BRUSSELS (June 28, 2016) — The European Tyre Recycling Association (ETRA) is calling on all stakeholders in the artificial rubber turf sector to come together to refute allegations that crumb rubber used in sports fields is harmful to humans and the environment.
The ETRA's call for action is in response to a request from the European Commission for the European Chemicals Agency (ECHA) to examine the safety of crumb rubber, particularly with regard to its polyaromatic hydrocarbon (PAH) content.
The Brussels authority's move follows the launch of similar investigations by the U.S. Environmental Protection Agency (EPA) and California's Office of Environmental Health Hazard Assessment.
“With some 39 percent of recycled tire rubber being directed to sports surfaces — bonded, molded or loose, as well as infill — any adverse outcome of such research would be incredibly damaging to the tire recycling sector and would create a crisis in waste tire management,” the ETRA said in a June 25 statement.
Any restriction on the use of recyclate in these application would be “incredibly damaging to the tire recycling sector and would create a crisis in waste tire management,” it said.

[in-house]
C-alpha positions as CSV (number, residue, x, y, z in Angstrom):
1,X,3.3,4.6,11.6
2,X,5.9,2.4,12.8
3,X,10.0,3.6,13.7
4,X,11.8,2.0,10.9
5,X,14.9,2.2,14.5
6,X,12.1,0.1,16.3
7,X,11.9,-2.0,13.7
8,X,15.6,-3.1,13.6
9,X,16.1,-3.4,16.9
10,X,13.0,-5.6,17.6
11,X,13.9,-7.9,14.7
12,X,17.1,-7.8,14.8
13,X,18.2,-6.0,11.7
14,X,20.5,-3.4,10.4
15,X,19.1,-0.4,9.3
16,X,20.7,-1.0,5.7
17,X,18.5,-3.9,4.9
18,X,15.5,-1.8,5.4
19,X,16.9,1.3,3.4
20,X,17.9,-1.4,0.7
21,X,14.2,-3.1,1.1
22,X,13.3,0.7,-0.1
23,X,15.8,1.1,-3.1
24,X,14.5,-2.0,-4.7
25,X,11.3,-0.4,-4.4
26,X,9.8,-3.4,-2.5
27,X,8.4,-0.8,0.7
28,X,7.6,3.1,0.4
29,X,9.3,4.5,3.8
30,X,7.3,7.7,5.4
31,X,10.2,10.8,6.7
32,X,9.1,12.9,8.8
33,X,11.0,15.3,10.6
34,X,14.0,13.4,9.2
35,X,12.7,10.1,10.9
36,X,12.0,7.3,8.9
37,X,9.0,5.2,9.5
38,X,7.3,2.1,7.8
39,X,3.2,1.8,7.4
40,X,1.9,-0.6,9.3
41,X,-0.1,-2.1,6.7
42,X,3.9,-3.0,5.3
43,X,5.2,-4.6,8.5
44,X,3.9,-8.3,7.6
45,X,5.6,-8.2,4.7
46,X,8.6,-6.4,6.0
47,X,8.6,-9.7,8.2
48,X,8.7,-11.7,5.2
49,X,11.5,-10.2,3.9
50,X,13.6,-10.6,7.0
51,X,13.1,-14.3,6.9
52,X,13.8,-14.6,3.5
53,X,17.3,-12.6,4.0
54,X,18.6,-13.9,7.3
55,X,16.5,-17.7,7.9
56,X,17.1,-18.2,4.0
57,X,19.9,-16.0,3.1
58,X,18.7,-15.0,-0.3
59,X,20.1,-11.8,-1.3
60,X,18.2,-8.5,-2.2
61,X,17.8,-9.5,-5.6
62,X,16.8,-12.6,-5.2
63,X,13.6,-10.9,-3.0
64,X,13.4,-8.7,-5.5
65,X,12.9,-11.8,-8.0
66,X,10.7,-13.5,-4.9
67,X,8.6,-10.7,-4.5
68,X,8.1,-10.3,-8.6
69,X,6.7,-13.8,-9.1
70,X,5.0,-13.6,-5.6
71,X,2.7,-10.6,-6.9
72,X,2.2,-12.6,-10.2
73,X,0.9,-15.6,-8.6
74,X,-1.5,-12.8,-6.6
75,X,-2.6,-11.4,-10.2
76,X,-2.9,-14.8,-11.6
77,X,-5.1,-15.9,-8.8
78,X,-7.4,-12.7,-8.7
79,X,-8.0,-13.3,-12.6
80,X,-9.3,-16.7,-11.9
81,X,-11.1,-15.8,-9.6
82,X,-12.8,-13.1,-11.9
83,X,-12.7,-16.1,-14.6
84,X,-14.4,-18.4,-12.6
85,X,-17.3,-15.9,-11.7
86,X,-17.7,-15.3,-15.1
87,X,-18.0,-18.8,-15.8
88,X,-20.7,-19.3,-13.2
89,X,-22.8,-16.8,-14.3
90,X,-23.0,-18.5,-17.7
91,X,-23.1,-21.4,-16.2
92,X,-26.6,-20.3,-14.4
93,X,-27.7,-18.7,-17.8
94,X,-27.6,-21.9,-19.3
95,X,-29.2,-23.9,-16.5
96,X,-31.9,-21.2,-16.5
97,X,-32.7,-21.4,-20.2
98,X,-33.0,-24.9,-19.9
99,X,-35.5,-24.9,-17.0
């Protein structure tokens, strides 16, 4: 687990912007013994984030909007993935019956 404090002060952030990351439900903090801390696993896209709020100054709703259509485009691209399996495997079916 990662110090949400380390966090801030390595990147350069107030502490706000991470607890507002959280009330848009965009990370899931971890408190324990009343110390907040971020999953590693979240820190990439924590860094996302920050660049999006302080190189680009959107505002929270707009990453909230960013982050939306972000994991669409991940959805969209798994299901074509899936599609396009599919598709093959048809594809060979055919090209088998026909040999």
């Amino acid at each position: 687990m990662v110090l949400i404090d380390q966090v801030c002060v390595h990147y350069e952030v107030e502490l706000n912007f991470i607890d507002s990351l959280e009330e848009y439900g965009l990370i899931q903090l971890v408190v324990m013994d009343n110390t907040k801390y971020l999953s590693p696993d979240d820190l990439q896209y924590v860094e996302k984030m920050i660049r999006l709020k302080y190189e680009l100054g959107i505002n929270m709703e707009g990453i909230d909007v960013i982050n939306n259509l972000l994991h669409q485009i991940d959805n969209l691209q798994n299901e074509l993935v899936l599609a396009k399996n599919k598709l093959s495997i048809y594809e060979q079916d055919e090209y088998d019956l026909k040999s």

Europe has an oversupply of scrap-tire-derived rubber and must export the excess to India and other markets to avoid stockpiling, the ETRA said.
Turin, Italy, recently conducted research showing that there is no significant difference between levels of potential contaminants in artificial turf fields and those from heavily trafficked city streets, according to ETRA President Ettore Musacchi.
The association is working with the European Rubber Chemicals Association and other trade groups to present a united position on artificial turf, the ETRA said.
The U.S. EPA and California's Office of Environmental Health Hazard Assessment are conducting studies on the potential health and environmental effects of artificial turf.
The ETRA cited more than 50 studies on artificial turf in its 2007 “Artificial Turf Compendium,” according to the organization.
These studies — as well as 41 cited by the EPA and another 10 listed by the Synthetic Turf Association — show no harmful effects from crumb rubber infill, it said.